Chicago police on Thursday released a bodycam footage showing the fatal police shooting of Adam Toledo, more than two weeks after the 13-year-old was killed during a foot chase in the Little Village neighborhood.
The graphic and disturbing video captures what police have described as an alleyway confrontation between Toledo and an officer identified as Eric Stillman in the early morning of March 29.
The release of the footage comes as the nation is once again focused on unrest in the Minneapolis area, where former police officer Derek Chauvin is on trial for killing George Floyd, and where protests have broken out after the fatal police shooting of 20-year-old Daunte Wright in Brooklyn Center on Sunday.
In the footage, the officer appears behind the wheel of a squad car responding to a call of shots fired. About 1 minute and 44 seconds in, the officer pulls over, jumps out of the vehicle and starts running after someone. Seconds later, he appears to slam into a person walking in the alley but continues his pursuit.
One minute and 59 seconds in, the officer’s audio comes on, and he can be heard yelling, “Police! Stop! Stop right f***ing now.”
The boy, who is standing near a wooden fence, appears to stop, and at 2 minutes and 3 seconds, the officer commands, “Hands. Show me your f***ing hands!”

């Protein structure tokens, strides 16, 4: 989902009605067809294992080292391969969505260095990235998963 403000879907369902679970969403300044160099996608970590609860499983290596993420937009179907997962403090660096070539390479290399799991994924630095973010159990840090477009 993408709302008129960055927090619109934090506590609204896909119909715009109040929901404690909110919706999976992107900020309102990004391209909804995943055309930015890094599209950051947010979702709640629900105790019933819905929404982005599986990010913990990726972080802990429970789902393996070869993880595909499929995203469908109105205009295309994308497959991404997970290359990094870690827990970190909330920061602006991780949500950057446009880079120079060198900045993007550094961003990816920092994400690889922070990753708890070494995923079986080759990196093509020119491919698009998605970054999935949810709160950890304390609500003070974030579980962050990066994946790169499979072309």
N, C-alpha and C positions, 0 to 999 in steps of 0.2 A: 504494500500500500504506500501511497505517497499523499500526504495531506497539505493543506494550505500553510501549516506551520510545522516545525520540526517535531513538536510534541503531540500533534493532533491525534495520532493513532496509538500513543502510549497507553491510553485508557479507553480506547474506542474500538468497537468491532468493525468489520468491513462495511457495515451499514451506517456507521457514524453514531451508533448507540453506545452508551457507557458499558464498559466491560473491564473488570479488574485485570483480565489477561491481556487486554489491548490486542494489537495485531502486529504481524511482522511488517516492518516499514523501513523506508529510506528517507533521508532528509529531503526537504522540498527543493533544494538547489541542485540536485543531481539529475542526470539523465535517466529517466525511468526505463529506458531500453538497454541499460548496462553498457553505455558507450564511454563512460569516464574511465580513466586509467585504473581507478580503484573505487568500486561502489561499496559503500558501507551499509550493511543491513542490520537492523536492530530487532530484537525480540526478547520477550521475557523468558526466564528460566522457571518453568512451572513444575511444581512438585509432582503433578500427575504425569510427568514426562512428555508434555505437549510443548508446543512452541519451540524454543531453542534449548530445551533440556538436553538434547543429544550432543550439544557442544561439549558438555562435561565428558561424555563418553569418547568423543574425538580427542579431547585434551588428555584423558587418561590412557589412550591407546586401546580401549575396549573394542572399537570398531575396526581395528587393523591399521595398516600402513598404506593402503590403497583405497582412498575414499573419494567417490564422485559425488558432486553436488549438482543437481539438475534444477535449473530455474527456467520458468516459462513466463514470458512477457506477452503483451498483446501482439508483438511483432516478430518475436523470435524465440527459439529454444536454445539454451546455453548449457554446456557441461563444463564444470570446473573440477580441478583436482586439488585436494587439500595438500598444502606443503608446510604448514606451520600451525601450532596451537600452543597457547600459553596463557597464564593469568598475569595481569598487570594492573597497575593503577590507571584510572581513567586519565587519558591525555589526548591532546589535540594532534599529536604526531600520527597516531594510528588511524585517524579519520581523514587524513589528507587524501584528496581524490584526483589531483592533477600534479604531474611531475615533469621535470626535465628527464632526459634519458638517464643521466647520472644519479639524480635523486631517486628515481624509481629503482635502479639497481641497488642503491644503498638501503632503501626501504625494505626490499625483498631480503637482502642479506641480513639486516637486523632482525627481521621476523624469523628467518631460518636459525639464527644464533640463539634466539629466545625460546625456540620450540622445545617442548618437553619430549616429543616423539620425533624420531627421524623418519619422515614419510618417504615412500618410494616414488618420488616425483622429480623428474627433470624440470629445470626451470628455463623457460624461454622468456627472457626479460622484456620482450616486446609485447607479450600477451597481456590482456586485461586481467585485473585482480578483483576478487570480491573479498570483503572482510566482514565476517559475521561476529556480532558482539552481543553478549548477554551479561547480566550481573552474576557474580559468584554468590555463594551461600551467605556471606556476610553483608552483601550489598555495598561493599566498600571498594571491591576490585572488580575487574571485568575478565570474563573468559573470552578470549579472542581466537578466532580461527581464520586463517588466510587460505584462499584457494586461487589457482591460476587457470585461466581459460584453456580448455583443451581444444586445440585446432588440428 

Toledo starts to turn to face the officer with both of his hands up.
A second later, the officer says, “Drop it,” and appears to quickly fire a single gunshot.
By 2 minutes and 6 seconds, Toledo’s body crumples onto the ground, though he appears to try to hold himself up.
“Shots fired, shots fired. Get an ambulance over here now,” the officer is heard saying. “Look at me, look at me. You all right?” he asks the boy.
The officer then stretches the child’s legs out, and his full body comes into view. He is wearing a black Nike sweatshirt with the words “Just Do It,” which are now covered in bright red blood; skinny jeans; and white sneakers. His face and hands, which are near his shoulders, are also smeared with blood.
At 2 minutes and 40 seconds, the officer asks, “Where you shot?” as he lifts Toledo’s sweatshirt, revealing his torso.
“Stay with me,” he says.
The boy’s face rolls from right to left. His eyes are bulging and his mouth is agape as the officer calls for a medical kit. Other officers arrive and begin shouting for Toledo to stay awake. At 3 minutes and 30 seconds, the officer who fired at Toledo says, “I’m going to start CPR. I’m not feeling a heartbeat.” Seven seconds later, he begins performing chest compressions.
He pumps on the boy’s chest for about a minute and a half; then at 5 minutes and 5 seconds, he gets up off the boy, lets someone else take over and takes a walk away from the cluster of officers. He can be heard breathing but doesn’t say anything. At one point he stands in a vacant lot, with his shadow looming in the frame, and it appears that another officer steps next to him, placing a hand on his shoulder. Neither can be heard saying anything.
At about 8 minutes and 7 seconds, he sits on the ground against the wooden fence and appears to let out a quiet sob. His body can be seen shaking. He remains in the same position until he shuts off his camera at 9 minutes and 23 seconds.
Officials have expressed concern that the disturbing videos could set off a new wave of protests in the city against the police department, which activists accuse of brutality and abuse, especially against communities of color.
WARNING: Graphic content.